Indo- Lanka green revolution and economic integration
By Sunil Karunanayake
Our columnist discusses the benefits of the economic agreement with India and says that expanding economic and trade ties with the country’s neighbour is important and essential for Sri Lanka’s progress.

Given the increasing trends of trade between India and Sri Lanka it is fitting that the Central Bank chose the Comprehensive Economic Partnership Agreement with India (CEPA) as the topic for the recent 24th anniversary lecture of the Bank’s Centre for Banking Studies.

At the same time the Sri Lanka Association for the Advancement of Science (SLAAS) invited respected Indian Scientist Prof M S. Swaminathan as the chief guest for their annual sessions.

Being a large economy with long standing cultural and trade ties with Sri Lanka, India is now on a fast track to become a global industrial giant as well as a hub for global services by 2015. Our neighbour growing at 7% is well known for high-income earners and big spenders and a key supplier of goods and services to the world. The Indian experience, achievements and growth trends offer many lessons to Sri Lanka.

Prof Swaminathan has been acclaimed by TIME magazine as one of the 20 most influential Asians of the 20th Century along with Mahatma Gandhi and Rabindranath Tagore. Considered the father of Economic Ecology, Prof Swaminathan was the chairman of the UN Science Advisory Committee, Independent Chairman of the FAO council and President of the International Union for the Conservation of Nature and Natural Resources. A plant geneticist Prof Swaminathan’s contribution to the evergreen revolution has earned him a title of world leader in the field of food security.

He was happy that Sri Lanka is now offering many incentives to the agricultural sector to boost food security in keeping with the ideals of the evergreen revolution. Emphasizing sustainable food production as a corner stone for green revolution Prof Swaminathan warns that intensive cultivation of land without conservation of soil fertility and soil structure would lead ultimately to the springing up of deserts, Indiscriminate use of pesticides, fungicides and herbicides could cause adverse changes in biological balance as well as lead to an increase in the incidence of cancer and other diseases. Pursuing with an exploitative agriculture without a proper understanding of the effects of changes introduced into traditional agriculture may lead us into an era of agricultural disaster in the long run, rather than to an era of agricultural prosperity. He advocates an enhancement of productivity perpetuity without associated ecological or social harm.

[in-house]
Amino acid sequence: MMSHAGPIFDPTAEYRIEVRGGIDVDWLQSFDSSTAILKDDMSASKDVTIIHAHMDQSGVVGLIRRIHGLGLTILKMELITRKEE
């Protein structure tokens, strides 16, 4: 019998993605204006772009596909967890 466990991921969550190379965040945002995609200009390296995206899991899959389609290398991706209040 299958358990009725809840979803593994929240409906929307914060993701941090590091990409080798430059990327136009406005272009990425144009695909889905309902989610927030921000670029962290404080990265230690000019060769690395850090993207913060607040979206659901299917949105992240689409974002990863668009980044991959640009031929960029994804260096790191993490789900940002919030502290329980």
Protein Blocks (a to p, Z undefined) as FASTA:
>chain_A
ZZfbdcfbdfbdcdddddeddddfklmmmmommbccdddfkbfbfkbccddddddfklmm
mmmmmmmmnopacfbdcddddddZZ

Sustainable agricultural practices, genetic engineering techniques, etc and the accompanying evergreen revolution has vastly contributed to the improved food security in India and has enhanced the comparative food price stability in a country of over one billion people.

The Indian experience in sustainable food production and the consequent evergreen revolution justifies the efforts of the CEPA process to align with a fast growing economy and reap its economic benefits. For an island economy like Sri Lanka the size appears as a limitation in reaping advantages of scale.
Apart from agriculture India has made vast strides in the knowledge economy, science and information technology to emerge as the back office for the world accounting million-dollar BPO business portfolio.

The process of regional economic cooperation and integration offers huge opportunities to generate economic surpluses at an unprecedented rate.
This is the only option to move people away from poverty and eradicate conflicts leading to destruction of human lives and property.

As elaborated by two leading economists in the country, Dr. H N Thenuwara and Dr Saman Kelegama increasing trading and economic relationships between India and Sri Lanka has brought about an upsurge in trade and investment in both countries. Big names of India such as Taj, Indian Oil, Ambuja Cement, Ashok Leyland Apollo, Tata and many others are active in Sri Lanka. Many Sri Lankan companies like Munchee, Sierra have established solid bases in India now the fourth largest foreign investor in Sri Lanka with a total investment of over US$143 million.

The CEPA intends to promote this healthy relationship further by attracting more Indian professionals to Sri Lanka; these include dental surgeons, lawyers, English teachers (a rare commodity much in demand) and architects to provide further integration. Today Asia is moving towards economic prosperity by working together in many ways by building new alliances and free trade agreements. A smooth new highway is reported to be coming up to connect Cambodia to Vietnam and the former forbidding border stations are said to be replaced by new facilities to welcome visitors and tourists.

The bus link between Sri Nagar and Muzzaffabad is a further step in Indo-Pak integration. It is unfortunate if not tragic that Sri Lankan leaders have not been able to control the internal strife that has bled the country for over two decades.

Back to Top  Back to Business  

Copyright © 2001 Wijeya Newspapers Ltd. All rights reserved.